Windows 8 hits 100 million sales, tweaks for mini-tablets in works
SEATTLE (Reuters) - Microsoft Corp has sold 100 million Windows 8 licenses in the six months since launch, roughly in line with the previous version, but wants to combat sputtering interest in its flagship software with a substantial update to make it easier to use, and compatible with smaller tablets.
Windows 8 is the first Microsoft operating system primarily designed for touch commands, but it has failed to capture consumers' imaginations or make a dent in a tablet market dominated by Apple Inc and Samsung Electronics.
"Is it perfect? No. Are there things we need to change? Absolutely. We are being very real about what needs to change and changing it as thoughtfully and quickly as we can", said Tami Reller, co-head of Microsoft's Windows unit at the company's Redmond, Washington headquarters last week, where she announced the latest Windows sales figure, a number made public on Monday.
Microsoft will be rolling out an update to Windows 8, provisionally code-named 'Windows Blue', by the end of this year, Reller said. Details of the update will be released in the next few weeks.
Although Microsoft has sold 100 million Windows 8 licenses since launch on October 26, matching Windows 7 sales three years previously, it looks unlikely that the new system will see progressively rising demand, as Windows 7 did, hitting 240 million sales in its first year.
Microsoft's last Windows 8 sales update was in early January, when it broke 60 million, suggesting only around 40 million license sales in the last four months, well below Windows 7's average sales rate.
Windows 7 was helped by the fact that it replaced the generally unpopular Windows Vista, whereas Windows 8 has confused many potential customers with its new-look 'tile'-based start screen and the omission of the traditional 'start' button.
"The learning curve is real, and we need to address it," said Reller. "We're not sitting back and saying, they will get used to it."
Reller did not say whether the 'Blue' update would restore the start button, but she said Microsoft would pay more attention to helping customers adapt.
"We've considered a lot of different scenarios to help traditional PC users move forward as well as making usability that much better on all devices," she said.
Consumer alienation, and the lack of affordable touch-laptops that can make full use of Windows 8, has held back computer sales, according to industry tracker IDC. PC sales had their sharpest drop on record in the first three months of this year, plummeting 14 percent.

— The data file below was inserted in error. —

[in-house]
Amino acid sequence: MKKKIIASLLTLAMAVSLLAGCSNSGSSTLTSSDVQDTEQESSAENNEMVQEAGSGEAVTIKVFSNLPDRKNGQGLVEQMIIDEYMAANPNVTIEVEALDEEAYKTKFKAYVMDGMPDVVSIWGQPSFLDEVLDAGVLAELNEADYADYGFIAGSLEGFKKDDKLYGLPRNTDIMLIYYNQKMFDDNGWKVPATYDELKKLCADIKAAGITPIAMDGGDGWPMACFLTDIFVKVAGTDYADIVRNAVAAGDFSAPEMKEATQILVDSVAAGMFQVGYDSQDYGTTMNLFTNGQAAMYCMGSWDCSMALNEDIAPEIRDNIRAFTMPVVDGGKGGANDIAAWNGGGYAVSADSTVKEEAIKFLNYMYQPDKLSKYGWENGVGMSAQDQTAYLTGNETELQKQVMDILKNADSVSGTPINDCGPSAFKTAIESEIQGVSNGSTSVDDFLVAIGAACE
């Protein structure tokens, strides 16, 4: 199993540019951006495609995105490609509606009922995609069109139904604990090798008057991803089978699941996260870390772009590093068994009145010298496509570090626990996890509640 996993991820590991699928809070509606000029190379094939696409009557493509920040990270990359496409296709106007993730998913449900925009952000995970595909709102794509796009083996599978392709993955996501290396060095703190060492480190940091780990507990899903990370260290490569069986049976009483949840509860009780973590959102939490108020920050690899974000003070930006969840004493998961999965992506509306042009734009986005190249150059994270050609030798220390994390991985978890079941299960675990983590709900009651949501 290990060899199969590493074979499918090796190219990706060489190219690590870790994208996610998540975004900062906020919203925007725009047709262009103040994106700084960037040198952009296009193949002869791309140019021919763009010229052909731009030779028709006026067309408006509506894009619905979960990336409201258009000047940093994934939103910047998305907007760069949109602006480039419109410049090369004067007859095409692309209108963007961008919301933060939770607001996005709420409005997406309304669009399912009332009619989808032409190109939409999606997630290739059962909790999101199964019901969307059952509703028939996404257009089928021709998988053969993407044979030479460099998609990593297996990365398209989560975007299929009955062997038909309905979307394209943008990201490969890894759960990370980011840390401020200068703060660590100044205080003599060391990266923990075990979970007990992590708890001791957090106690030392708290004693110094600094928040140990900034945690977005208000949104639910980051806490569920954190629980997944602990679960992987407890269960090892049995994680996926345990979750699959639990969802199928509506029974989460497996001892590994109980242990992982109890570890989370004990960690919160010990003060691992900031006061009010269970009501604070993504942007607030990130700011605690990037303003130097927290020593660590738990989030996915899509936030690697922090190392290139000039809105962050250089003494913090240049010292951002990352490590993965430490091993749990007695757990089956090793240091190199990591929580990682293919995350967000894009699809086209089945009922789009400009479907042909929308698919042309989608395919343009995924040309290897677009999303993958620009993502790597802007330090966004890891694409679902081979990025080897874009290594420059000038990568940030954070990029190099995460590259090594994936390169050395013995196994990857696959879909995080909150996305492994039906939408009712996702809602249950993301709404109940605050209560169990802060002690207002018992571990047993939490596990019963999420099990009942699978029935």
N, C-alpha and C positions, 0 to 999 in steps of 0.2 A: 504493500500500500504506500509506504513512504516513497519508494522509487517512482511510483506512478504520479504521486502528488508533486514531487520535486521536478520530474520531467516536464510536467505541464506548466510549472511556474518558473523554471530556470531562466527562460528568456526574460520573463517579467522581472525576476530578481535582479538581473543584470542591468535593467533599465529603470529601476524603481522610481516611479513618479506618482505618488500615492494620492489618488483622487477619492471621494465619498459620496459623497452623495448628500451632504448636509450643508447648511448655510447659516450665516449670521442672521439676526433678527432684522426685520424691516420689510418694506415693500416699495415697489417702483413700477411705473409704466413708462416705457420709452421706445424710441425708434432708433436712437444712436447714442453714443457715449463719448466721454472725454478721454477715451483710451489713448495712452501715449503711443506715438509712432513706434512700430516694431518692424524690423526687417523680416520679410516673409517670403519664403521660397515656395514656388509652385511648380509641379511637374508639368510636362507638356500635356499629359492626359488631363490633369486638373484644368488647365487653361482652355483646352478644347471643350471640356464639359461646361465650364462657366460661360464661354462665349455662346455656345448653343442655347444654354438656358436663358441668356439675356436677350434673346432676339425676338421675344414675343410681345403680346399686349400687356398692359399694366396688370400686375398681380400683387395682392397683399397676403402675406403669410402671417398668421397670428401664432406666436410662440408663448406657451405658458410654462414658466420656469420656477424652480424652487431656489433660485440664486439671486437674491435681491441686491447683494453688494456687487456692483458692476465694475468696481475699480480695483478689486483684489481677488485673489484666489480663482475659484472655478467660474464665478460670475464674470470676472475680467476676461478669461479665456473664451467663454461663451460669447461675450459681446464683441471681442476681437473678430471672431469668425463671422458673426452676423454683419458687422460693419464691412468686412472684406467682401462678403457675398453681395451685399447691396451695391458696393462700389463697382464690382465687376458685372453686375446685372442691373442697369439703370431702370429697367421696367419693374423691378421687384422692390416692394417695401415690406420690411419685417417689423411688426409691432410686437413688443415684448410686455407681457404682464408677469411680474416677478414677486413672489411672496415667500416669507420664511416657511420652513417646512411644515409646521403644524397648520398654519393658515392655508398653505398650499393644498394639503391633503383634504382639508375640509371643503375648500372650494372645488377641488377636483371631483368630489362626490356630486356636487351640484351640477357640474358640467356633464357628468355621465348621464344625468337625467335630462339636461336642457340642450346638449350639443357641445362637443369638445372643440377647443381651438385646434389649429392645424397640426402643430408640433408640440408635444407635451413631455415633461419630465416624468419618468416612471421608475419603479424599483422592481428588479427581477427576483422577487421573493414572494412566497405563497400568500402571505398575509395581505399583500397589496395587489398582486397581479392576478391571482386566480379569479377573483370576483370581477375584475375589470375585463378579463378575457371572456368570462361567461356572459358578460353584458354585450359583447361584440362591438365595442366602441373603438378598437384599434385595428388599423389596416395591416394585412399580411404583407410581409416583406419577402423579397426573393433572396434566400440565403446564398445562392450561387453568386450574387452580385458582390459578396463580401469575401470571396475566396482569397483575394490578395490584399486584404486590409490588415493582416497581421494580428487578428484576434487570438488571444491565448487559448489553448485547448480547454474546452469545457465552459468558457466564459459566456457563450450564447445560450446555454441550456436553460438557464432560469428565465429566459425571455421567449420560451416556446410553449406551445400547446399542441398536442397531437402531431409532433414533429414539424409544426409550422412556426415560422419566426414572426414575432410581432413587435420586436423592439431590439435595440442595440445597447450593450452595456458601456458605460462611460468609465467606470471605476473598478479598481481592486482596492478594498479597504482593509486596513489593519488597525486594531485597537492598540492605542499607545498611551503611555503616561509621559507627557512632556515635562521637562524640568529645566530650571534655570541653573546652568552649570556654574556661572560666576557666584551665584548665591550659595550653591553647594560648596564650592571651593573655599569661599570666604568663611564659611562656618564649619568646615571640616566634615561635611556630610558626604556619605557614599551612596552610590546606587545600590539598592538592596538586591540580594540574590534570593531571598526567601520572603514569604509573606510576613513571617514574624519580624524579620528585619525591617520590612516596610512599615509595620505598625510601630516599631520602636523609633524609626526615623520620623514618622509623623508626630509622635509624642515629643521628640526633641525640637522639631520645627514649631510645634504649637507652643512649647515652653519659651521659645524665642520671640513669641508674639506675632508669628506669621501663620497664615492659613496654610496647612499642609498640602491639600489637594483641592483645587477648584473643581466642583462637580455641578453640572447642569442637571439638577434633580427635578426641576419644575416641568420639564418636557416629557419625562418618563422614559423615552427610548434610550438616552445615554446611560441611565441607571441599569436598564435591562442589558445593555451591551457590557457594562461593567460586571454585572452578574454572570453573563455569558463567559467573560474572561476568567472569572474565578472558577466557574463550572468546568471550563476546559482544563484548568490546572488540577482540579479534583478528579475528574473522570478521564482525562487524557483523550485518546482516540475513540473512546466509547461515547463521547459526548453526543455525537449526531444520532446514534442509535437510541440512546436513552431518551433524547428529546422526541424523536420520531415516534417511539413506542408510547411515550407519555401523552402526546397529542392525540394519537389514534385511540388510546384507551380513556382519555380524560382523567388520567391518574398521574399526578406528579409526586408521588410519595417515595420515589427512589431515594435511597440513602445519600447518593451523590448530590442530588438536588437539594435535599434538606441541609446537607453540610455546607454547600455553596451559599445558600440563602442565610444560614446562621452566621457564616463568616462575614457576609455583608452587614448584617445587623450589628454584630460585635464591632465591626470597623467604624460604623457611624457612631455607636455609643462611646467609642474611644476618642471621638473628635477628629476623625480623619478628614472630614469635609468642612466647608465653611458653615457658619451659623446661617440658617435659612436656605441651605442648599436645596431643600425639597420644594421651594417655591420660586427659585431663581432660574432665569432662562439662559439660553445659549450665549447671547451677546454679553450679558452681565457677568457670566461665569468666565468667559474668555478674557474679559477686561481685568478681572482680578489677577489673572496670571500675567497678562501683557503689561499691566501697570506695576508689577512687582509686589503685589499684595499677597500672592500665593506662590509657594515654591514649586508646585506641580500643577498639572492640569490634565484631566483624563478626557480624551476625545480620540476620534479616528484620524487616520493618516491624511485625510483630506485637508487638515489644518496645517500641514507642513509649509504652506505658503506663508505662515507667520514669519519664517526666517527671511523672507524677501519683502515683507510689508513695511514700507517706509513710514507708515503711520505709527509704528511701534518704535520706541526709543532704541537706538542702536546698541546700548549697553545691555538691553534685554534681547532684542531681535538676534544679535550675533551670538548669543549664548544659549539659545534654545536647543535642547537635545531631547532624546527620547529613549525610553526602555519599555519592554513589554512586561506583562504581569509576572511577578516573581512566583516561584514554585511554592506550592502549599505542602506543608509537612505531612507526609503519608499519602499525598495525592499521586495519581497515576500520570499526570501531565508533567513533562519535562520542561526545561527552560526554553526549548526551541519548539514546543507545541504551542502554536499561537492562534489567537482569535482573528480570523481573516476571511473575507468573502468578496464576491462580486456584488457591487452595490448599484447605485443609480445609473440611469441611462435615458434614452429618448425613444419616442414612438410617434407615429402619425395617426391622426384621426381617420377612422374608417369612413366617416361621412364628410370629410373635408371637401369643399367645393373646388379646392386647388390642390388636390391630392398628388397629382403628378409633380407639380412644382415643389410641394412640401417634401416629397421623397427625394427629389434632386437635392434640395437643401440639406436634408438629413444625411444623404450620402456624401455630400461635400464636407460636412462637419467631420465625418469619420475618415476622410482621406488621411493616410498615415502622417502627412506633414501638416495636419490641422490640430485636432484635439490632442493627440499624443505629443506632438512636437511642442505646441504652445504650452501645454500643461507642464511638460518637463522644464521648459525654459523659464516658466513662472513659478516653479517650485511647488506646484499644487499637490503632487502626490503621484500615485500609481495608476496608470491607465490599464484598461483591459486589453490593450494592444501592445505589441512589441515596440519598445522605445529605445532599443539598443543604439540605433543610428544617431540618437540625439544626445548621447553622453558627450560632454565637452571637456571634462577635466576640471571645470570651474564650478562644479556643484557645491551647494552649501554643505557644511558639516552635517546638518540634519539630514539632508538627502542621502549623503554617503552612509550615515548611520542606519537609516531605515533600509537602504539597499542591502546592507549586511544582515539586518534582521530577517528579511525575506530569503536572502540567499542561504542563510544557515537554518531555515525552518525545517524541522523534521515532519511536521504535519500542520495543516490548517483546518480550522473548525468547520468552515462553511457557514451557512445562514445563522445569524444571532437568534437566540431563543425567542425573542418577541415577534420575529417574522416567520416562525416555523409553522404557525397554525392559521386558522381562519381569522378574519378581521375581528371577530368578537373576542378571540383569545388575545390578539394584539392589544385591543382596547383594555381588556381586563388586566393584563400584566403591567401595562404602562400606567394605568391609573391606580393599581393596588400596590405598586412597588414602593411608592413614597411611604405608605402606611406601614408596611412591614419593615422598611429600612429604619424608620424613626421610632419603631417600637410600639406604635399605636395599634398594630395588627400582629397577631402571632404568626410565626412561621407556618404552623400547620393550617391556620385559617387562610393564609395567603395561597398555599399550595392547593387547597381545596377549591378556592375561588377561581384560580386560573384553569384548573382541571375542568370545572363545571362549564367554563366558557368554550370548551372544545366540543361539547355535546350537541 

Reller hopes that new machines from firms including Lenovo, ASUS and Hewlett-Packard will change that this year.
"We know customers like touch laptops, but they are also price sensitive," she said. "Our partners (hardware makers) have to bet on volume, so that they get price breaks, and get that moving into the (retail) channel."
Microsoft is also tweaking Windows 8 to make it compatible with smaller seven and eight inch tablets, which would allow hardware makers to compete in the fastest-growing segment of the tablet market against Apple's iPad mini, Samsung's Galaxy Tab, Google Inc's Nexus 7 and Amazon.com Inc's Kindle Fire.
Reller declined to comment on whether Microsoft would make a smaller version of its own Surface tablet.
Microsoft has not made much of an impression in the tablet market so far, notching only 900,000 Surface sales in the first quarter, according to IDC, compared with 19.5 million iPad sales and 8.8 million Samsung tablet sales.
Overall, Reller hopes the 'Blue' update and a slew of attractive touch-laptops will fire up interest in Windows machines in all forms.
"I believe that touch will be mainstream in consumer laptops," said Reller. "I think we'll be pleased with the progress we've made by 'back to school' and by holiday (year end), we'll be at this tipping point where we will say, 'Now I see it'."
Microsoft shares closed at $33.75 on the Nasdaq, after hitting their highest level since January 2008 earlier in the session, as the S&P 500 reached an all-time high.
(Editing by Daniel Magnowski)